In light of the FBI’s pronouncement on Hillary Clinton’s email use, presidential email expert David Gewirtz examines recently released government documents that reveal Clinton’s pattern of negligence.
This week marked one of the more unprecedented acts in what has already been a highly unusual campaign season: the director of the FBI provided a detailed assessment of Hillary Clinton’s behavior with regard to email management.
Unfortunately, while Director James B. Comey’s statement about Secretary Clinton was both of relief to her campaign and damning with regard to her security practices, it was ultimately incomplete.
In this article, we’ll take a much deeper dive and look at the specifics of how Secretary Clinton and her staff mismanaged secure information and thereby created a substantial and worrisome security risk for the United States.
This article specifically focuses on security issues with regard to Secretary Clinton’s State Department. It does not look at the records management component of our investigation. For that, please read my previous article, Investigating Hillary Clinton: Which secretaries of state violated the Federal Records Act?
In this article, I will provide details behind the following eight troubling observations:
- Secretary Clinton’s staff was aware of State department policy regarding private devices and servers
- Concerns were presented about the Secretary’s disregard of this policy and were dismissed with instructions never to speak of them again
- A memo concerning security risks of using private email was sent to State Department staffers under Secretary Clinton’s own signature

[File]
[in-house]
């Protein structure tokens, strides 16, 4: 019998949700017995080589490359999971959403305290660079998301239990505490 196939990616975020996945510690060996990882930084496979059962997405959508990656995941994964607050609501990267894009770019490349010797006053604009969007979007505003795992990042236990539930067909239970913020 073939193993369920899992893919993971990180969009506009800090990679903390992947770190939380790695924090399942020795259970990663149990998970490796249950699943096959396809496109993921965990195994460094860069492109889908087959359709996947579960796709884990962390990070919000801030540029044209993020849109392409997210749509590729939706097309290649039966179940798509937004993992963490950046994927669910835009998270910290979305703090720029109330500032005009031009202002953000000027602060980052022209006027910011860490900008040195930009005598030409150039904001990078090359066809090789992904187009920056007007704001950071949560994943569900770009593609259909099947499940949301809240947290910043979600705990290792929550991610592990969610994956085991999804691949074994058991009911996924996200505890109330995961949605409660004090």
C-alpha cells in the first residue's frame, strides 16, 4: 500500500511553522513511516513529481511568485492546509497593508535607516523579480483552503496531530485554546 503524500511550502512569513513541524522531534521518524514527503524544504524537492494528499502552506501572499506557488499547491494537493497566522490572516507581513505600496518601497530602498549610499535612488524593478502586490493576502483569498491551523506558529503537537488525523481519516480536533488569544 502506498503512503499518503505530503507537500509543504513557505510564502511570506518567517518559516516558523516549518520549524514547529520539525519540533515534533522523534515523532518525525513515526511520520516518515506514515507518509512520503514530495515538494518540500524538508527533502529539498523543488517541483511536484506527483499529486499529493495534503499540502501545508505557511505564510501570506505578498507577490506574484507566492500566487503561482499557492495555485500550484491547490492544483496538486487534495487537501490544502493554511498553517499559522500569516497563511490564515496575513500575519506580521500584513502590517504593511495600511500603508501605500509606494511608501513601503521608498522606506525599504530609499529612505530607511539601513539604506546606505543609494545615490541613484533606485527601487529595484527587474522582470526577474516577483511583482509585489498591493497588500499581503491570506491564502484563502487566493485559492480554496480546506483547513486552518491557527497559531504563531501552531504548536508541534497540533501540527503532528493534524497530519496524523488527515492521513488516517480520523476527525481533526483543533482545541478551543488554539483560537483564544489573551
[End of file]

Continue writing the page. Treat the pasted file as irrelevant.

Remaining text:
- There were multiple instances of known attempts to attack the Clinton’s private server
- Mrs. Clinton herself demonstrated awareness of the security risks of email through her concern over bad links and phishing attacks
- The use of a private email account was problematic not only for security reasons but because messages were being sent to spam
- The priority was masking Secretary Clinton’s identity rather than solving the messaging or security issues
- Known security problems were never reported to Departmental security personnel.
Buckle up. This is going to be a rocky ride.
As discussed in my previous Investigating Hillary Clinton article, there are some ground rules I abide by when I conduct investigations into the practices of officials at the highest levels of the U.S. government. In particular, I rely on declassified or unclassified government statements and documents only.
While these are not necessarily “primary sources,” as might be defined in an academic project, they are often as close as it’s possible to get during what the government calls an “open source” (as in not classified) investigation.
In this article, I will be discussing elements of Director Comey’s statement, along with a detailed investigation report from the US Department of State (USDOS).
Ironically, it appears that Secretary Clinton’s insistence on the use of her personal email system had an unintended consequence: much of her email to State Department staff wound up in their spam bins.
Both of these sources cite additional internal investigations and reports, most of which have not been made public. Even so, the aggregate statements made by the FBI and USDOS investigators can be considered “official,” because they are statements by authorized members of government agencies. They represent each agency’s formal findings.